Cardinal benefits from Ogwumikes
Telling the two Ogwumike sisters apart on the Stanford campus won't be as difficult as people might imagine.
The one jumping from behind the palm tree, thrusting out her hand and asking, "What's up?!" That would be Chiney, the playful, outgoing younger one, and the No. 1 player in the 2010 class who just signed to play for the Cardinal next season.
By the time Ogwumike, 6 feet 3, from Cypress, Texas, joins her older sister, Nneka will be among those in charge of Stanford's post-Jayne Appel era. She's the more reserved -- regal, almost -- of the two. They will have one more year with 6-4 Kayla Pedersen and two more with 6-3 Joslyn Tinkle (who then will have a third with Chiney) in a continuation of coach Tara VanDerveer's recent tradition of gigantic front lines.
The twist will be the athleticism of the Ogwumike sisters, fire (Chiney) and ice (Nneka), making it easier to field larger players like Pedersen or Tinkle at the "three" on offense. The Ogwumikes, plus guard Sara James, another ranked member of Stanford's 2010 signing class, give the Cardinal a level of athleticism they sorely lacked in losing to Connecticut in the NCAA semifinal last year. It will make a difference -- offensively in defeating pressure, and defensively, in extending in the halfcourt and reacting in transition. Those were the aspects that betrayed them when they fell behind to other elite teams like UConn.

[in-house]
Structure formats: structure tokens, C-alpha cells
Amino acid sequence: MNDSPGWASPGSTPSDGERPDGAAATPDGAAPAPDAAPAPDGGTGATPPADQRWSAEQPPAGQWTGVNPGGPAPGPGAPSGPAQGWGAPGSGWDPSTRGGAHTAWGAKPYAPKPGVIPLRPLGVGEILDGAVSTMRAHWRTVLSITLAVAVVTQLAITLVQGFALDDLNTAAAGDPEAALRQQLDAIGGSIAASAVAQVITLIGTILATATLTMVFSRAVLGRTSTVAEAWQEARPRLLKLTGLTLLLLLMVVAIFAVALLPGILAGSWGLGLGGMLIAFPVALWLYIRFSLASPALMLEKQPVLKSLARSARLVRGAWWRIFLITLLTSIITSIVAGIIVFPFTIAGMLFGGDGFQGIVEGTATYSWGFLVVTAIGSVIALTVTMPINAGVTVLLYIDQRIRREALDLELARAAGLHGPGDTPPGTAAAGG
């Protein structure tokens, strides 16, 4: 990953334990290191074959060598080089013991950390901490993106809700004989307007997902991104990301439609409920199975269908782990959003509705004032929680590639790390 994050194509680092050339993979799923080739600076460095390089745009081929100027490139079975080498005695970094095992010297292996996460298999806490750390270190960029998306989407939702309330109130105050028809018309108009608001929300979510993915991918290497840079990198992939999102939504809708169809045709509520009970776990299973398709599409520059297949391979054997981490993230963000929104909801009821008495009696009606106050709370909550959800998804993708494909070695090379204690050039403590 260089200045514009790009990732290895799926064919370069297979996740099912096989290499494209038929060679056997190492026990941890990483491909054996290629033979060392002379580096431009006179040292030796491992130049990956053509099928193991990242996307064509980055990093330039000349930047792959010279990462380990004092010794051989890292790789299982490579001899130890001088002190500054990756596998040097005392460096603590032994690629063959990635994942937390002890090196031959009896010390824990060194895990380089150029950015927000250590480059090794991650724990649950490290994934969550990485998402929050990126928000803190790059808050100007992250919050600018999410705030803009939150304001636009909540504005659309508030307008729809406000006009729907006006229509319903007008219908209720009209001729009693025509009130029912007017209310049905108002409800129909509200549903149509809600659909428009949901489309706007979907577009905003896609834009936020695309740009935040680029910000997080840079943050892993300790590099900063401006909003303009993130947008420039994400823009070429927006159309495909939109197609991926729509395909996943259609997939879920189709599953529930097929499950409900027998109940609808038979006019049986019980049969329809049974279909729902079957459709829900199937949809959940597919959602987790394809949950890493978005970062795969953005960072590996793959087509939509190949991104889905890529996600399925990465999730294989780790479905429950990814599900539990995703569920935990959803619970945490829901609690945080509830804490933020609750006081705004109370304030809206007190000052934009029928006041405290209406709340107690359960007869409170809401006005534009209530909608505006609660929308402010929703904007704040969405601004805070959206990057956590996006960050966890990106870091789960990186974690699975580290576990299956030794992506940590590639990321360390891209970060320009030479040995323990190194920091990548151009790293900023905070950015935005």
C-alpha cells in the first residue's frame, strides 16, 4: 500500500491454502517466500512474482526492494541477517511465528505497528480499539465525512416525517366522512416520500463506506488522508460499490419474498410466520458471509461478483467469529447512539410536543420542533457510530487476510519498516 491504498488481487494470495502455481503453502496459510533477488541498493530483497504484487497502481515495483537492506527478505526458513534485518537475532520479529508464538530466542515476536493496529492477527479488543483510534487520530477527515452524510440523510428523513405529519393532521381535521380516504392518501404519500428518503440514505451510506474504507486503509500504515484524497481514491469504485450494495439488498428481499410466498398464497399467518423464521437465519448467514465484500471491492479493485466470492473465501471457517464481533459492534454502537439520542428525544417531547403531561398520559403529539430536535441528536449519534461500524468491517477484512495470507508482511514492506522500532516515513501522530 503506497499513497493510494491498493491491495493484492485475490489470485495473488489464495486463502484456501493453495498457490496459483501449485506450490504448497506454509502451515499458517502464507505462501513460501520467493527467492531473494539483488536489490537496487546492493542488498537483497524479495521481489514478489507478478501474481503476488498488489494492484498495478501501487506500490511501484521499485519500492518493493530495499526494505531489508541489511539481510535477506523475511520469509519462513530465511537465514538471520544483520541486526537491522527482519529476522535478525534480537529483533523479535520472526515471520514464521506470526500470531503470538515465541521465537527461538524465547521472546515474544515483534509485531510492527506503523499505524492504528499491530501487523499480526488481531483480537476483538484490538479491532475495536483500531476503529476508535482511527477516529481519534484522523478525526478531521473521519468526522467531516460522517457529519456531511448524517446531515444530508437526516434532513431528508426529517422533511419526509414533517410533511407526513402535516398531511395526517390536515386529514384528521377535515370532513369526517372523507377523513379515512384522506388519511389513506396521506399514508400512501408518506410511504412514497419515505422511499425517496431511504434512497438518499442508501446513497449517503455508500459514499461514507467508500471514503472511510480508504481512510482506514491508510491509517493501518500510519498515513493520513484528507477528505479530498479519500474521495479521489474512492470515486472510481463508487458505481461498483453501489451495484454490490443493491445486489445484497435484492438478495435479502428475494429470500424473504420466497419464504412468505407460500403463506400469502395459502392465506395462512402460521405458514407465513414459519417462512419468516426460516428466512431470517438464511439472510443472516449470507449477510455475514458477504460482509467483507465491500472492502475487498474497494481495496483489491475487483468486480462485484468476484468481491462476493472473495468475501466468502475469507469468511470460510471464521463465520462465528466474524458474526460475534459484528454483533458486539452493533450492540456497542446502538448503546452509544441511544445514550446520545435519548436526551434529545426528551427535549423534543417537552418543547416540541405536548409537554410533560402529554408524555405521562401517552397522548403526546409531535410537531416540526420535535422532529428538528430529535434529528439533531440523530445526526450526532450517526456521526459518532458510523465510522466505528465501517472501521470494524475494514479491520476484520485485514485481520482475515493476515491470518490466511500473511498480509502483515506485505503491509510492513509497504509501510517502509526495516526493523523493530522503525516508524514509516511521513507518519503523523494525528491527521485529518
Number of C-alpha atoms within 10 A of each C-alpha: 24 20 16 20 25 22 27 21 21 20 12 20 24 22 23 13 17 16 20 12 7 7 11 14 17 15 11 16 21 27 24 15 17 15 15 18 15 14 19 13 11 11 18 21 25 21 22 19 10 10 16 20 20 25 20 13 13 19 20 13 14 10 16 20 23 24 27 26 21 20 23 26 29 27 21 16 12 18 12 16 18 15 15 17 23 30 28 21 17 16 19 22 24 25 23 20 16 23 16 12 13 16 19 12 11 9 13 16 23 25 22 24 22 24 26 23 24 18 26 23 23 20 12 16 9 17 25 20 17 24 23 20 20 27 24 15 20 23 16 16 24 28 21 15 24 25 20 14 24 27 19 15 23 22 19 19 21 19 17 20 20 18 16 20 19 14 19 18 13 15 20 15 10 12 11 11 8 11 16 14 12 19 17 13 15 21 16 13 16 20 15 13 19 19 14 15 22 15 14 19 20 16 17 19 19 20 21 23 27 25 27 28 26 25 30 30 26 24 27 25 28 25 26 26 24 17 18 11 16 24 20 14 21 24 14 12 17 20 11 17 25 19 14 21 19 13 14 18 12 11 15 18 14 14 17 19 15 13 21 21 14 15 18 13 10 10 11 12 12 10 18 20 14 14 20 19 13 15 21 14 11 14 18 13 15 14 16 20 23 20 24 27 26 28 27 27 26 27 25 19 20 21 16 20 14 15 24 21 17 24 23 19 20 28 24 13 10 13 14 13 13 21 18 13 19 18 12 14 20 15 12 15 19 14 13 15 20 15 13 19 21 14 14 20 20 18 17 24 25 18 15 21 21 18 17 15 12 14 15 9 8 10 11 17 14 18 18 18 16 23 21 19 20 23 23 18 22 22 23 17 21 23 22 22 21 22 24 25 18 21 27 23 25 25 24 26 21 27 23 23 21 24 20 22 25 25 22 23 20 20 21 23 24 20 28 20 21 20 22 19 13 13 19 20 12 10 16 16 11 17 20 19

Ogwumike's addition elevates Stanford's recruiting class to among the nation's top five. James is ranked No. 18 in the 2010 class by ESPN HoopGurlz. Toni Kokenis, the third member of VanDerveer's recruiting class, is ranked No. 60.
The Ogwumike sisters both are pogosticks, quick off the floor and dangerous around the offensive glass, with great balance and hands. Nneka has probably been more advanced from the perimeter, and Chiney has more of a reckless, in-your-face and all-over-the-place approach. They will both feed off each other.
The last time the two sisters were paired on a basketball court, they led Cy-Fair High School to a championship in the obstacle-strewn, talent-laden state of Texas. It would not be too much to expect an encore.
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Glenn Nelson is a senior writer at ESPN.com and the founder of HoopGurlz.com. A member of the Parade All-American Selection Committee, he formerly coached girl's club basketball, was the editor-in-chief of an online sports network, authored a basketball book for kids, and was a longtime, national-award-winning newspaper columnist and writer. He can be reached at email@example.com.
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